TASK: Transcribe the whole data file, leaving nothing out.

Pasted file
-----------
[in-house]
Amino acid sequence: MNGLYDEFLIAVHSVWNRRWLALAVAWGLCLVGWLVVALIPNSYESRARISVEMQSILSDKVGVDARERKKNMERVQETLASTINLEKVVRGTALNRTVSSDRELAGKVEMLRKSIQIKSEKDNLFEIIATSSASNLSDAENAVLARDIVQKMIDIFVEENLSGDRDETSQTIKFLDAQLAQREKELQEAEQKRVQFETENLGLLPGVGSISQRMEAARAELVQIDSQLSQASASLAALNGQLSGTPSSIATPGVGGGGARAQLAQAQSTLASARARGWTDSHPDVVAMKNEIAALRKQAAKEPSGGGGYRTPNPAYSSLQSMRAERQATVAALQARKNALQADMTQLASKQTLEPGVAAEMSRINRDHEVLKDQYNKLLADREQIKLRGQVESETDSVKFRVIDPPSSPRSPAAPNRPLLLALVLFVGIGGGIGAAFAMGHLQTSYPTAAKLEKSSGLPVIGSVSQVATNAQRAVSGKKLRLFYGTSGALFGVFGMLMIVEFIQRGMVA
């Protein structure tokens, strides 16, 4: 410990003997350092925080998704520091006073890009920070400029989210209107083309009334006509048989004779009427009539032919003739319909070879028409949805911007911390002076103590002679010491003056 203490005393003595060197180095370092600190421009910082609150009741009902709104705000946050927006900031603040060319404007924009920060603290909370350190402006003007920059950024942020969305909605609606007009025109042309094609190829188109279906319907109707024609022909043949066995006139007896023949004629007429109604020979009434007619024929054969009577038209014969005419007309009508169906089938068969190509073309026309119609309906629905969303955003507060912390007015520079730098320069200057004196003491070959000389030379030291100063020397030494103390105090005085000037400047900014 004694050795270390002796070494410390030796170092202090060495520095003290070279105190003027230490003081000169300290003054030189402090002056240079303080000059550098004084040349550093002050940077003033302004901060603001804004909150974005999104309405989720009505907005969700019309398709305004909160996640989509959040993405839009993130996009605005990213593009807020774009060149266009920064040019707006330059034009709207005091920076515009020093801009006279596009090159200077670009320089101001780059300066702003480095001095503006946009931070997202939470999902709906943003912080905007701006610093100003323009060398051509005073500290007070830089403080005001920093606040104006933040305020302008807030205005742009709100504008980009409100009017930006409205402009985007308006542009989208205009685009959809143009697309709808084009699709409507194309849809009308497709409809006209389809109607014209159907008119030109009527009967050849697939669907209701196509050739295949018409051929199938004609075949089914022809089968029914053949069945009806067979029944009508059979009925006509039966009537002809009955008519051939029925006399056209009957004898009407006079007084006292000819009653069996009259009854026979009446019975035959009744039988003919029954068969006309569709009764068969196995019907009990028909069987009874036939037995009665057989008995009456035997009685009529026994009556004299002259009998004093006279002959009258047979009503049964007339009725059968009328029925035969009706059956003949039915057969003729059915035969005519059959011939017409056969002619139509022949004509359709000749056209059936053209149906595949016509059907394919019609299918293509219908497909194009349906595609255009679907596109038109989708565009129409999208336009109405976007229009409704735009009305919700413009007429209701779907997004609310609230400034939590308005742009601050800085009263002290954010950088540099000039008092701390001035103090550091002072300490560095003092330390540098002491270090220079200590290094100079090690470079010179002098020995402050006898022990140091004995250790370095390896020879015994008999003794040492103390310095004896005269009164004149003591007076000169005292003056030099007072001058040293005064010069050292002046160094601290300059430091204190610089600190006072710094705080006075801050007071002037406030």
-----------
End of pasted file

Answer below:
[in-house]
Amino acid sequence: MNGLYDEFLIAVHSVWNRRWLALAVAWGLCLVGWLVVALIPNSYESRARISVEMQSILSDKVGVDARERKKNMERVQETLASTINLEKVVRGTALNRTVSSDRELAGKVEMLRKSIQIKSEKDNLFEIIATSSASNLSDAENAVLARDIVQKMIDIFVEENLSGDRDETSQTIKFLDAQLAQREKELQEAEQKRVQFETENLGLLPGVGSISQRMEAARAELVQIDSQLSQASASLAALNGQLSGTPSSIATPGVGGGGARAQLAQAQSTLASARARGWTDSHPDVVAMKNEIAALRKQAAKEPSGGGGYRTPNPAYSSLQSMRAERQATVAALQARKNALQADMTQLASKQTLEPGVAAEMSRINRDHEVLKDQYNKLLADREQIKLRGQVESETDSVKFRVIDPPSSPRSPAAPNRPLLLALVLFVGIGGGIGAAFAMGHLQTSYPTAAKLEKSSGLPVIGSVSQVATNAQRAVSGKKLRLFYGTSGALFGVFGMLMIVEFIQRGMVA
């Protein structure tokens, strides 16, 4: 410990003997350092925080998704520091006073890009920070400029989210209107083309009334006509048989004779009427009539032919003739319909070879028409949805911007911390002076103590002679010491003056 203490005393003595060197180095370092600190421009910082609150009741009902709104705000946050927006900031603040060319404007924009920060603290909370350190402006003007920059950024942020969305909605609606007009025109042309094609190829188109279906319907109707024609022909043949066995006139007896023949004629007429109604020979009434007619024929054969009577038209014969005419007309009508169906089938068969190509073309026309119609309906629905969303955003507060912390007015520079730098320069200057004196003491070959000389030379030291100063020397030494103390105090005085000037400047900014 004694050795270390002796070494410390030796170092202090060495520095003290070279105190003027230490003081000169300290003054030189402090002056240079303080000059550098004084040349550093002050940077003033302004901060603001804004909150974005999104309405989720009505907005969700019309398709305004909160996640989509959040993405839009993130996009605005990213593009807020774009060149266009920064040019707006330059034009709207005091920076515009020093801009006279596009090159200077670009320089101001780059300066702003480095001095503006946009931070997202939470999902709906943003912080905007701006610093100003323009060398051509005073500290007070830089403080005001920093606040104006933040305020302008807030205005742009709100504008980009409100009017930006409205402009985007308006542009989208205009685009959809143009697309709808084009699709409507194309849809009308497709409809006209389809109607014209159907008119030109009527009967050849697939669907209701196509050739295949018409051929199938004609075949089914022809089968029914053949069945009806067979029944009508059979009925006509039966009537002809009955008519051939029925006399056209009957004898009407006079007084006292000819009653069996009259009854026979009446019975035959009744039988003919029954068969006309569709009764068969196995019907009990028909069987009874036939037995009665057989008995009456035997009685009529026994009556004299002259009998004093006279002959009258047979009503049964007339009725059968009328029925035969009706059956003949039915057969003729059915035969005519059959011939017409056969002619139509022949004509359709000749056209059936053209149906595949016509059907394919019609299918293509219908497909194009349906595609255009679907596109038109989708565009129409999208336009109405976007229009409704735009009305919700413009007429209701779907997004609310609230400034939590308005742009601050800085009263002290954010950088540099000039008092701390001035103090550091002072300490560095003092330390540098002491270090220079200590290094100079090690470079010179002098020995402050006898022990140091004995250790370095390896020879015994008999003794040492103390310095004896005269009164004149003591007076000169005292003056030099007072001058040293005064010069050292002046160094601290300059430091204190610089600190006072710094705080006075801050007071002037406030």